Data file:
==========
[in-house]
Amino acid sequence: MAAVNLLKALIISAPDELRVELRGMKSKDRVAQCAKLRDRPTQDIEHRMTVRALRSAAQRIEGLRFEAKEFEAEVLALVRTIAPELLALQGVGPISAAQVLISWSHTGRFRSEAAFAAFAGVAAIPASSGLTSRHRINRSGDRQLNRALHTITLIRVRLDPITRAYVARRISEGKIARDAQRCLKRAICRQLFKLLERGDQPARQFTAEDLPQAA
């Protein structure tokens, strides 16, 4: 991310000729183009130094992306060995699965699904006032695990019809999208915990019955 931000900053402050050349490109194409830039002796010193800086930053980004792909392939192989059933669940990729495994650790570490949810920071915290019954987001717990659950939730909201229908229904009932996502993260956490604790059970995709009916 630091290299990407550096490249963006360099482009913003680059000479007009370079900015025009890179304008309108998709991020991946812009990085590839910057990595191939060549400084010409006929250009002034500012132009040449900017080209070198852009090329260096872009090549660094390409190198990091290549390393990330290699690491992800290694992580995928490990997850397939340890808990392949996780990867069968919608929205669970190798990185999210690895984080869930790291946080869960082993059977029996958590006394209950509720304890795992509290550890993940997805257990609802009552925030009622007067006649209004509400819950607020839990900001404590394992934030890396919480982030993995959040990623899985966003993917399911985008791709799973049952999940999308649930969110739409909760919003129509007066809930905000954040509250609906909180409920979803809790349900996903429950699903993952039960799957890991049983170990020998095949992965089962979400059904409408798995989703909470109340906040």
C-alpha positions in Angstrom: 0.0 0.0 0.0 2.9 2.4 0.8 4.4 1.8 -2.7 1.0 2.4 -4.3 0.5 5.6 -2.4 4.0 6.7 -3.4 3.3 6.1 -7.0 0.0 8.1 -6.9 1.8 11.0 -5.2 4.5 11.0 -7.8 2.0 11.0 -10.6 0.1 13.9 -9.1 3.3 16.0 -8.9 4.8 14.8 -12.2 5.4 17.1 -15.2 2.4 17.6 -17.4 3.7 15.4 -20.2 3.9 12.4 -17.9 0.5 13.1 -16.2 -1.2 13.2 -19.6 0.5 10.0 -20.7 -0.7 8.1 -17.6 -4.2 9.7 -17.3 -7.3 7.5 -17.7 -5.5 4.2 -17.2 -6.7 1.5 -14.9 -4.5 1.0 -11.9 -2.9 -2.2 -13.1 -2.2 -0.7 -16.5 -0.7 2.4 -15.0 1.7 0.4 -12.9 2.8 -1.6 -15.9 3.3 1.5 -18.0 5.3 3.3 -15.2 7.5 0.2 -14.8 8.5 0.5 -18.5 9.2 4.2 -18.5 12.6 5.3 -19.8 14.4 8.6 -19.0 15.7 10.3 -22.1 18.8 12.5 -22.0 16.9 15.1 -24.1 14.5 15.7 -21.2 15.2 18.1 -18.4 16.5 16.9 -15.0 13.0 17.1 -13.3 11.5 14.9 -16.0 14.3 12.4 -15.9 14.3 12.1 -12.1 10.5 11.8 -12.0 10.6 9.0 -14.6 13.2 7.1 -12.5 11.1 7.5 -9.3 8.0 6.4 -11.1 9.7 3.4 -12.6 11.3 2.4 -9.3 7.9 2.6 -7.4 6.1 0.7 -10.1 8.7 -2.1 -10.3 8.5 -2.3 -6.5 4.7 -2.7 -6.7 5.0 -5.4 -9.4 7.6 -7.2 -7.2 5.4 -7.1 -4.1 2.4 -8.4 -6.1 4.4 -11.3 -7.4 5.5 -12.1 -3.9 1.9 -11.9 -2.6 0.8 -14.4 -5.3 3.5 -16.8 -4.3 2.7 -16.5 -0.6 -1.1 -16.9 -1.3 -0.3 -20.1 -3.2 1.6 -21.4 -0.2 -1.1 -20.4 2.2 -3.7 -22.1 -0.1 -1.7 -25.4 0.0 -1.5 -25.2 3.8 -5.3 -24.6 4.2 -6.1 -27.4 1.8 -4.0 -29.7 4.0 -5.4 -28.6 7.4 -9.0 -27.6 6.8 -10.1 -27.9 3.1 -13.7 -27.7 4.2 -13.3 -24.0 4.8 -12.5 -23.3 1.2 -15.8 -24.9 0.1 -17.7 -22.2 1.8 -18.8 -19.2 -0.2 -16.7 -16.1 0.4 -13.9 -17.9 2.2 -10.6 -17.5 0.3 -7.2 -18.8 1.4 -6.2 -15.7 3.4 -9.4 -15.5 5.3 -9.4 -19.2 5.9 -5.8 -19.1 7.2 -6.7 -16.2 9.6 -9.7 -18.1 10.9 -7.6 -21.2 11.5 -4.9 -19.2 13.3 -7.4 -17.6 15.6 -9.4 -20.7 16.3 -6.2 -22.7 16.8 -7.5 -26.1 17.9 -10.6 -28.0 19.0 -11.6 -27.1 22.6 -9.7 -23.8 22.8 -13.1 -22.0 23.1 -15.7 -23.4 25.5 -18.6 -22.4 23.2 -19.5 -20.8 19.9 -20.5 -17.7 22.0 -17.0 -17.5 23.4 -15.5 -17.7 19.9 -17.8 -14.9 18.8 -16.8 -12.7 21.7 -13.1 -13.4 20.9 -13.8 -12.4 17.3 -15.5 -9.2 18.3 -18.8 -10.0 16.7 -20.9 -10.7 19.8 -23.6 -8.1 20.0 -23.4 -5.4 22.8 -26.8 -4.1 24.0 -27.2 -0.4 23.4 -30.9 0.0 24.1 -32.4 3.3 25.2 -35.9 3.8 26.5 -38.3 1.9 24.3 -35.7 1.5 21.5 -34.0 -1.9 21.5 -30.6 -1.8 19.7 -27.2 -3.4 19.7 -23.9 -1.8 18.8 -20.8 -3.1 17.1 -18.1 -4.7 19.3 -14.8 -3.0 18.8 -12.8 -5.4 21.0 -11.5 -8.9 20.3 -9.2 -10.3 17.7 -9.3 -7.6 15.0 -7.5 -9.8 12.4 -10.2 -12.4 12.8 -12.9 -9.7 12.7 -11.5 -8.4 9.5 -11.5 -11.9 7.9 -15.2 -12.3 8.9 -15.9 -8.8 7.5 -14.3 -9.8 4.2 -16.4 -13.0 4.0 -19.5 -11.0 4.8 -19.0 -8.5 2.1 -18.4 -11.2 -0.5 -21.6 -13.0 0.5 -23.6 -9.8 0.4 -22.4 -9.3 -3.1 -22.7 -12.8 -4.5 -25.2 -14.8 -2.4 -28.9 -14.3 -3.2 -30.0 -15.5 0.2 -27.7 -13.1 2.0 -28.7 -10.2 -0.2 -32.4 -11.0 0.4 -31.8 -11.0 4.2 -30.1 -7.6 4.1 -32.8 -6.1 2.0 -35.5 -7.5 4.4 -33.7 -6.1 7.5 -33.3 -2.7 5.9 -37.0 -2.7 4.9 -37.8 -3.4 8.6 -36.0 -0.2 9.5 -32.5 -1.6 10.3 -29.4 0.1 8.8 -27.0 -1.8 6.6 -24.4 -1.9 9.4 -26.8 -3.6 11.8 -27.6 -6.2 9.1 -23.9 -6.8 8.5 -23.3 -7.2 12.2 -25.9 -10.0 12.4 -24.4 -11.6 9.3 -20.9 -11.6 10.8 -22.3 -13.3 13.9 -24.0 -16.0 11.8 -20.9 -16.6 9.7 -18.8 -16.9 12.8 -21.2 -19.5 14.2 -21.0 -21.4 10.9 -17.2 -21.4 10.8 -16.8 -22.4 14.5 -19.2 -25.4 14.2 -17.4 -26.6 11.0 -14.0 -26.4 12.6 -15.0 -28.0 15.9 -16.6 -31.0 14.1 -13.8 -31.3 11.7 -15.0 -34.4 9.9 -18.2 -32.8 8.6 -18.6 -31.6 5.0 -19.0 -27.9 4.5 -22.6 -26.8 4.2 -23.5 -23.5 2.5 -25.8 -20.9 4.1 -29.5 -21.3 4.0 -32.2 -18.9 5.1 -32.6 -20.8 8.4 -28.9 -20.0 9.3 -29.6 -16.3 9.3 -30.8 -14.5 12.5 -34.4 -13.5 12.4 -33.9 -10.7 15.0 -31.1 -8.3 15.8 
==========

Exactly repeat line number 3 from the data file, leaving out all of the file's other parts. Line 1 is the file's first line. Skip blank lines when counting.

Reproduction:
């Protein structure tokens, strides 16, 4: 991310000729183009130094992306060995699965699904006032695990019809999208915990019955 931000900053402050050349490109194409830039002796010193800086930053980004792909392939192989059933669940990729495994650790570490949810920071915290019954987001717990659950939730909201229908229904009932996502993260956490604790059970995709009916 630091290299990407550096490249963006360099482009913003680059000479007009370079900015025009890179304008309108998709991020991946812009990085590839910057990595191939060549400084010409006929250009002034500012132009040449900017080209070198852009090329260096872009090549660094390409190198990091290549390393990330290699690491992800290694992580995928490990997850397939340890808990392949996780990867069968919608929205669970190798990185999210690895984080869930790291946080869960082993059977029996958590006394209950509720304890795992509290550890993940997805257990609802009552925030009622007067006649209004509400819950607020839990900001404590394992934030890396919480982030993995959040990623899985966003993917399911985008791709799973049952999940999308649930969110739409909760919003129509007066809930905000954040509250609906909180409920979803809790349900996903429950699903993952039960799957890991049983170990020998095949992965089962979400059904409408798995989703909470109340906040």